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I typically place global compile-time variables (like constants that i use such as avogadro's number or whatever) into public static final variables. However, i hadn't ever considered if this actually does anything for Strings. Is there any point in making a String final since it's already immutable?

It's a theoretical more than a practical question.

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3 Answers 3

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final is different from immutable. final means the handler (variable) cannot point to another object. Immutable means the object can't change its internal state.

  • static final Foo foo = new Foo(1) means you can't later have foo = new Foo(2)
  • if Foo is immutable, it means that once you create it, you can't change its fields. E.g. you can't have Foo foo = new Foo(1); foo.setValue(3);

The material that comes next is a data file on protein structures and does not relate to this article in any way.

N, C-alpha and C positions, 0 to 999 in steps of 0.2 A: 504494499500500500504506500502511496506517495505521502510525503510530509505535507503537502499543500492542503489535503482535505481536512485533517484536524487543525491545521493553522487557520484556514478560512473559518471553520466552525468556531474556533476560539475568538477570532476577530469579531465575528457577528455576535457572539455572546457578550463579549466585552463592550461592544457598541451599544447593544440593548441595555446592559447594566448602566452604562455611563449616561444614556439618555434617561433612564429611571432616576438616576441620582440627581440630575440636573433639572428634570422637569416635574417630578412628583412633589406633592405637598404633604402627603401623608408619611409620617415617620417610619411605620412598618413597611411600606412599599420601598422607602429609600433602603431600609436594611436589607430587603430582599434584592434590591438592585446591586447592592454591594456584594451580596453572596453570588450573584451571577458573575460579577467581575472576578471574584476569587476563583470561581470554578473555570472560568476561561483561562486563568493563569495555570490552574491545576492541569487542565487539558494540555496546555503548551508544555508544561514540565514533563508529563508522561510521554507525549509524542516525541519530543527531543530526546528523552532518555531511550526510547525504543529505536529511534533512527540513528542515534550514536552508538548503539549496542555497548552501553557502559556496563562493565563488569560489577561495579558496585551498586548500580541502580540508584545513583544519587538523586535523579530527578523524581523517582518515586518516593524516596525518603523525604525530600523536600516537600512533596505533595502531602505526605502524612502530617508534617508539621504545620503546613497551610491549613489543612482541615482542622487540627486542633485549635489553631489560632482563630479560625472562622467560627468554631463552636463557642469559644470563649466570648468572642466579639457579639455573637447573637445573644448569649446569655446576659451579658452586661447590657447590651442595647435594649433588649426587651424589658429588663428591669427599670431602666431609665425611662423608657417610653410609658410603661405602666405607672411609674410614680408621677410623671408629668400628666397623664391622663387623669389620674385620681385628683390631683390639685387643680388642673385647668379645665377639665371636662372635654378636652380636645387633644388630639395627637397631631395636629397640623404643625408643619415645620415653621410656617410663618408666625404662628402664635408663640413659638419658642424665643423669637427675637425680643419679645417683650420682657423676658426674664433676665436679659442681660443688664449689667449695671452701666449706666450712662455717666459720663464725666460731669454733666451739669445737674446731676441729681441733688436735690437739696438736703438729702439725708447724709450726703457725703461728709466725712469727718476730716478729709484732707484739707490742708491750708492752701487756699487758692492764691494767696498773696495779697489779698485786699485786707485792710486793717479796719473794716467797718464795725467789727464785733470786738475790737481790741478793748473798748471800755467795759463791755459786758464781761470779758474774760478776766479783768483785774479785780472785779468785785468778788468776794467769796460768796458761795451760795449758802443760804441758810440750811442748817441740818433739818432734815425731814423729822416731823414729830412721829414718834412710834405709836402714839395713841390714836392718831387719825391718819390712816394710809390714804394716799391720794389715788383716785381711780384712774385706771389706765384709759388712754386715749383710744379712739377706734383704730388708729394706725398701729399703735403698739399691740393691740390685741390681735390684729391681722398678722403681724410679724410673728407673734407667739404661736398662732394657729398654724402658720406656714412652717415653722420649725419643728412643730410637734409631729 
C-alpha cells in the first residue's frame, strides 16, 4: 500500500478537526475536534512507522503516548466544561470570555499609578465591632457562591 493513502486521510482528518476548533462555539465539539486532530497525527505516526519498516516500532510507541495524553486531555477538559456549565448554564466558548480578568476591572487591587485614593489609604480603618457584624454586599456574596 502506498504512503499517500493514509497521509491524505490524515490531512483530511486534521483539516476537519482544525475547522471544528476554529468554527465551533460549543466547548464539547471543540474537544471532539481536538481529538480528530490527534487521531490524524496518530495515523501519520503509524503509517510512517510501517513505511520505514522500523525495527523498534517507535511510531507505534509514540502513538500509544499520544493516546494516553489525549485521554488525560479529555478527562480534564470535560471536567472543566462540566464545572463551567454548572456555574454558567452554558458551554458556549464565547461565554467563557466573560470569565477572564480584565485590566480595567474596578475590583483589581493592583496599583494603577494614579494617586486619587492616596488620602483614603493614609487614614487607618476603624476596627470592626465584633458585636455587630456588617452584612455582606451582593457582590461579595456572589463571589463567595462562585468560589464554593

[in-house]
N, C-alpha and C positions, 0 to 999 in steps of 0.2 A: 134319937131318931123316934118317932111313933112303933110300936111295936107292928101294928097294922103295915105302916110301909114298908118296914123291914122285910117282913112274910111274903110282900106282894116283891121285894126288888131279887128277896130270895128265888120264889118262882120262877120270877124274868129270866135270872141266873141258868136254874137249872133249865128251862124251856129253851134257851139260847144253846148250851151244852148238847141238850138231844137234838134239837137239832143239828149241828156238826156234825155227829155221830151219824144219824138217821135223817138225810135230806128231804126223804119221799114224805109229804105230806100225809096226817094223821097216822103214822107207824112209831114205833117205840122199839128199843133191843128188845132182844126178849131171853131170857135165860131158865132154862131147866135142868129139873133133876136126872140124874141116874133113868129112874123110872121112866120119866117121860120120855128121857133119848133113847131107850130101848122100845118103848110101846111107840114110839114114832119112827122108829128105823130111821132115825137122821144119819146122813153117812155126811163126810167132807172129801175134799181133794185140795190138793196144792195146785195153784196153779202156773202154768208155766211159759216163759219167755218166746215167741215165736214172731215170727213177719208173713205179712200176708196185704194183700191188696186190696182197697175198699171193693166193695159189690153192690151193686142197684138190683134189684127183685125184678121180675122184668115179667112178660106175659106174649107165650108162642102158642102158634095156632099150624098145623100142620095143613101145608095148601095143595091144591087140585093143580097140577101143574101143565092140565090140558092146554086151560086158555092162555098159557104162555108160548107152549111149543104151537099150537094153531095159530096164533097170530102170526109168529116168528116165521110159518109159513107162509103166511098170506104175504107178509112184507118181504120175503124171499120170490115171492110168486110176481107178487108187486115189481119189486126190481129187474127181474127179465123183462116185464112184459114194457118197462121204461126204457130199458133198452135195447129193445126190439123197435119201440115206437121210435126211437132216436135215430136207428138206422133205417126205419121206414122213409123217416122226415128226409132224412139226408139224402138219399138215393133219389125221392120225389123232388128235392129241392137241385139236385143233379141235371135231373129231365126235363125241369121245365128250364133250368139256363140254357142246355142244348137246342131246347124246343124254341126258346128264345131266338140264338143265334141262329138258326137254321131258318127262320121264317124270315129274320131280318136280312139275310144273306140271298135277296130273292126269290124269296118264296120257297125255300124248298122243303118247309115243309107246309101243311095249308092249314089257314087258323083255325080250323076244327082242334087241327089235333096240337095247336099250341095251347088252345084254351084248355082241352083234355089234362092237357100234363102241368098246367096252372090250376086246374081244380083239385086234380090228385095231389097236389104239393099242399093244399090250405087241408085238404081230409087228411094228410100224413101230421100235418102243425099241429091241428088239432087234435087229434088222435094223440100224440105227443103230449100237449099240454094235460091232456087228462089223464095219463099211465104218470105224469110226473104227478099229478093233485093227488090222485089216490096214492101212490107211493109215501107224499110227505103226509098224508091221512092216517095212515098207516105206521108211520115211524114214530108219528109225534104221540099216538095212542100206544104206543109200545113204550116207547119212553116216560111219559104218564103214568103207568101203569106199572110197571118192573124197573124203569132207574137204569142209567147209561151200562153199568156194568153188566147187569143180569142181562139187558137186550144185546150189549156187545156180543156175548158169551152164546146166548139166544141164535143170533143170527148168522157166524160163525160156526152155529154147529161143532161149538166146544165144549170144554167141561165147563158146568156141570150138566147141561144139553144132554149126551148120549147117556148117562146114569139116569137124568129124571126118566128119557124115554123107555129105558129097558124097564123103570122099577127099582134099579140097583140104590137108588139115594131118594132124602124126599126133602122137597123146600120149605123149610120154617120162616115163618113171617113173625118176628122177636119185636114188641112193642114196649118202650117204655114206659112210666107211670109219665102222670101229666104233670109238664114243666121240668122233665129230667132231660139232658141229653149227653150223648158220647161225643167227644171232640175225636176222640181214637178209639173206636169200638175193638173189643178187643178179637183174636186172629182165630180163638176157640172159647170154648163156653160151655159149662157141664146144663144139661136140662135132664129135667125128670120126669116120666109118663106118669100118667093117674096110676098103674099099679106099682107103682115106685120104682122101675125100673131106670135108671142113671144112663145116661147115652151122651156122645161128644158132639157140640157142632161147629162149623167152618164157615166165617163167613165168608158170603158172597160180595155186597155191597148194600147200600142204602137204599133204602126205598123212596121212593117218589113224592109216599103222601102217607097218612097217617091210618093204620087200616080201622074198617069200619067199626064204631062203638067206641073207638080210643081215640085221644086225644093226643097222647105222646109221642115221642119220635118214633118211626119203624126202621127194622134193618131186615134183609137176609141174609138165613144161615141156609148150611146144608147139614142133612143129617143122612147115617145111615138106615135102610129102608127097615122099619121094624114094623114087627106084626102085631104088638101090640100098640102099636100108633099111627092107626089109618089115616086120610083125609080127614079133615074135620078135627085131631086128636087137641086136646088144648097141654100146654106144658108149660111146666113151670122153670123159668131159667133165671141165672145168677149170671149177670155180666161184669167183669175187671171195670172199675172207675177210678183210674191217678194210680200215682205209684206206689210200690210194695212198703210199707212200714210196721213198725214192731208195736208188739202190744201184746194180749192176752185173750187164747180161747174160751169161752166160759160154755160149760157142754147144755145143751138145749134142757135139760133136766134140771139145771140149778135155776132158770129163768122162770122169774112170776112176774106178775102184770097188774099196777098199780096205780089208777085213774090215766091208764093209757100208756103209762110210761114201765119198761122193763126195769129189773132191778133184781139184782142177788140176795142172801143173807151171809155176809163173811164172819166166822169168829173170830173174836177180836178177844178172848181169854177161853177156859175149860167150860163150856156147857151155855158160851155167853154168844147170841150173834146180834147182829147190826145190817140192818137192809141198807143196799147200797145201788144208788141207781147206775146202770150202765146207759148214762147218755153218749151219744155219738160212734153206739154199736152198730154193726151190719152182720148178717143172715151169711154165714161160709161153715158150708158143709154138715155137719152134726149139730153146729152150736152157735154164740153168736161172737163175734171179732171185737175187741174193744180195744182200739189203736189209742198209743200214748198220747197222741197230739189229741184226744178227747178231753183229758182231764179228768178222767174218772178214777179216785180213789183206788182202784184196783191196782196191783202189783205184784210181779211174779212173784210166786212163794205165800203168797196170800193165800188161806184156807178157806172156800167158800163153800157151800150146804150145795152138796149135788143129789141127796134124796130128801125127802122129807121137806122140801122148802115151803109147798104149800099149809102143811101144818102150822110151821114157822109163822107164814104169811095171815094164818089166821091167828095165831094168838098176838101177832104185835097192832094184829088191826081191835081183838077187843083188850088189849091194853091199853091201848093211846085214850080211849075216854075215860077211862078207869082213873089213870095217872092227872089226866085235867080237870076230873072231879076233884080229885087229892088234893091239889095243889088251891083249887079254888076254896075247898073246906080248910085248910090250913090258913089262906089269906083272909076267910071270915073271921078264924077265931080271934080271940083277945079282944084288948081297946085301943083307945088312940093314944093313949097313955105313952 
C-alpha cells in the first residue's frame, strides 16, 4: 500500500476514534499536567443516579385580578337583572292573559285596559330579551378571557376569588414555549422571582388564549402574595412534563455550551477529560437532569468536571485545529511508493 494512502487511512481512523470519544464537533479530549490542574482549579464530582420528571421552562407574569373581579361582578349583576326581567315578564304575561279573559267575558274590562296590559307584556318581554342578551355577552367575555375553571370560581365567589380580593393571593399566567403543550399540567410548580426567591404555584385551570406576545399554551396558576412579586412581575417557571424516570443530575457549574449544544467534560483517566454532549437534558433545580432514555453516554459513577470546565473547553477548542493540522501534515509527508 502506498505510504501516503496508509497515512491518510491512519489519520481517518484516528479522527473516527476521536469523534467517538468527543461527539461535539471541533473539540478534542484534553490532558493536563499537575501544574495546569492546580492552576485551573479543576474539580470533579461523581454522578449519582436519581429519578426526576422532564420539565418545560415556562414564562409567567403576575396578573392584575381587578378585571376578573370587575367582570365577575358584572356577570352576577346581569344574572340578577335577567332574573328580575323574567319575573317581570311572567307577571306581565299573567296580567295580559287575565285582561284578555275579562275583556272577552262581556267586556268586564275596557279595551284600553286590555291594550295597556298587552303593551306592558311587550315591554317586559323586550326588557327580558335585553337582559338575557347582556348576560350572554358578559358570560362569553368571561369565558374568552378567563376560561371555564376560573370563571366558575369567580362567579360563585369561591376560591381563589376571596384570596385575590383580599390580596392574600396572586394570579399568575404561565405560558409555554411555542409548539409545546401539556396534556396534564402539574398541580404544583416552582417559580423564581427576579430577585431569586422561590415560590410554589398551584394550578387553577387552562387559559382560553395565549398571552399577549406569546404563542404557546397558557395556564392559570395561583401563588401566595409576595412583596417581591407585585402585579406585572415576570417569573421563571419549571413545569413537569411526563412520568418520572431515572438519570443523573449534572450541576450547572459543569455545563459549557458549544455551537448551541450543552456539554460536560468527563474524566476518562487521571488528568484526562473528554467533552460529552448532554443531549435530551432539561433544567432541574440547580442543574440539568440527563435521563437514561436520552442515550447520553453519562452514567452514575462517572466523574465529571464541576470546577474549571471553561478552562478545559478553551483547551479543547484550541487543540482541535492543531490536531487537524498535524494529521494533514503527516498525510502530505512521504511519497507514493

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You're getting the reference to the string and the actual string confused. Immutable describes the actual string object and means you can't change the value of that object. Final refers to the reference to a string object and means that you can't change what string that reference is pointing to. Consider the following code: public static String str = "happy"; ... str = "sad";

This code creates two string objects, one that contains the value "happy" and one that contains the value "sad". Neither of these objects (because Strings are immutable) can be changed. str is a reference and can be made to point to either of these objects; however, were we to change the first line of code to: public static final String str = "happy"; str = "sad" would no longer be legal. Because we have changed str to be a final variable, it cannot be made to point to different objects.

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final only applies to the reference. If you declare an Object final it doesn't mean that the object can't be changed, it disallows the reference to the object to be changed. It's not the same thing as immutable.

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